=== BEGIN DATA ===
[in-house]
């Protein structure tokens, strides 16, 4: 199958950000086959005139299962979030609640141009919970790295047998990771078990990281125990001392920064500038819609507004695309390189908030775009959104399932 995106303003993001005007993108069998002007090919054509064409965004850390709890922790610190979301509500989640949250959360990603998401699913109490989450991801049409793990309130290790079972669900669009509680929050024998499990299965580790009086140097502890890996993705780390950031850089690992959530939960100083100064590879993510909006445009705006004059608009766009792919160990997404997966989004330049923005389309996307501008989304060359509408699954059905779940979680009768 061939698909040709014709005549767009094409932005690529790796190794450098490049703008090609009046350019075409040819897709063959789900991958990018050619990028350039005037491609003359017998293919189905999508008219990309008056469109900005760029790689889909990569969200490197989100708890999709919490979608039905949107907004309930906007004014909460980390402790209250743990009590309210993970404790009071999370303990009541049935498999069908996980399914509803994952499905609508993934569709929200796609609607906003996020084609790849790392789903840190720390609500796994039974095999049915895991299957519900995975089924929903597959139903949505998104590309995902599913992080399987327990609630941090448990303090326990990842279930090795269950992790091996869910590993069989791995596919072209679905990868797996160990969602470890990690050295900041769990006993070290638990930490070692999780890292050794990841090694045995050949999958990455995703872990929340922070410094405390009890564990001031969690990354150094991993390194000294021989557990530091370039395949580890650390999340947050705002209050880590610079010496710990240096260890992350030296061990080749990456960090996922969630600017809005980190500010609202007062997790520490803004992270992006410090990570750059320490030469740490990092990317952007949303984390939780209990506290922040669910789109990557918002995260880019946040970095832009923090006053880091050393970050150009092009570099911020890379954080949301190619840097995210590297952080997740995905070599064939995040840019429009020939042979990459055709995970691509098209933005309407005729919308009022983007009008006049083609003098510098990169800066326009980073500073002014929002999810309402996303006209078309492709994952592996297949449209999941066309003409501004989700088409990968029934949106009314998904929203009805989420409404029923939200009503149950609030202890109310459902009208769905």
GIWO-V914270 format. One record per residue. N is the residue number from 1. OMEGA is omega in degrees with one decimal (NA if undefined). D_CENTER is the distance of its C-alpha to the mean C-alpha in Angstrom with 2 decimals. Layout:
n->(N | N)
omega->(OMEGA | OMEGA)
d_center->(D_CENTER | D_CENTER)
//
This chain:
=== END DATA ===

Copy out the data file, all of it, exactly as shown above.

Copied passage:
[in-house]
């Protein structure tokens, strides 16, 4: 199958950000086959005139299962979030609640141009919970790295047998990771078990990281125990001392920064500038819609507004695309390189908030775009959104399932 995106303003993001005007993108069998002007090919054509064409965004850390709890922790610190979301509500989640949250959360990603998401699913109490989450991801049409793990309130290790079972669900669009509680929050024998499990299965580790009086140097502890890996993705780390950031850089690992959530939960100083100064590879993510909006445009705006004059608009766009792919160990997404997966989004330049923005389309996307501008989304060359509408699954059905779940979680009768 061939698909040709014709005549767009094409932005690529790796190794450098490049703008090609009046350019075409040819897709063959789900991958990018050619990028350039005037491609003359017998293919189905999508008219990309008056469109900005760029790689889909990569969200490197989100708890999709919490979608039905949107907004309930906007004014909460980390402790209250743990009590309210993970404790009071999370303990009541049935498999069908996980399914509803994952499905609508993934569709929200796609609607906003996020084609790849790392789903840190720390609500796994039974095999049915895991299957519900995975089924929903597959139903949505998104590309995902599913992080399987327990609630941090448990303090326990990842279930090795269950992790091996869910590993069989791995596919072209679905990868797996160990969602470890990690050295900041769990006993070290638990930490070692999780890292050794990841090694045995050949999958990455995703872990929340922070410094405390009890564990001031969690990354150094991993390194000294021989557990530091370039395949580890650390999340947050705002209050880590610079010496710990240096260890992350030296061990080749990456960090996922969630600017809005980190500010609202007062997790520490803004992270992006410090990570750059320490030469740490990092990317952007949303984390939780209990506290922040669910789109990557918002995260880019946040970095832009923090006053880091050393970050150009092009570099911020890379954080949301190619840097995210590297952080997740995905070599064939995040840019429009020939042979990459055709995970691509098209933005309407005729919308009022983007009008006049083609003098510098990169800066326009980073500073002014929002999810309402996303006209078309492709994952592996297949449209999941066309003409501004989700088409990968029934949106009314998904929203009805989420409404029923939200009503149950609030202890109310459902009208769905």
GIWO-V914270 format. One record per residue. N is the residue number from 1. OMEGA is omega in degrees with one decimal (NA if undefined). D_CENTER is the distance of its C-alpha to the mean C-alpha in Angstrom with 2 decimals. Layout:
n->(N | N)
omega->(OMEGA | OMEGA)
d_center->(D_CENTER | D_CENTER)
//
This chain: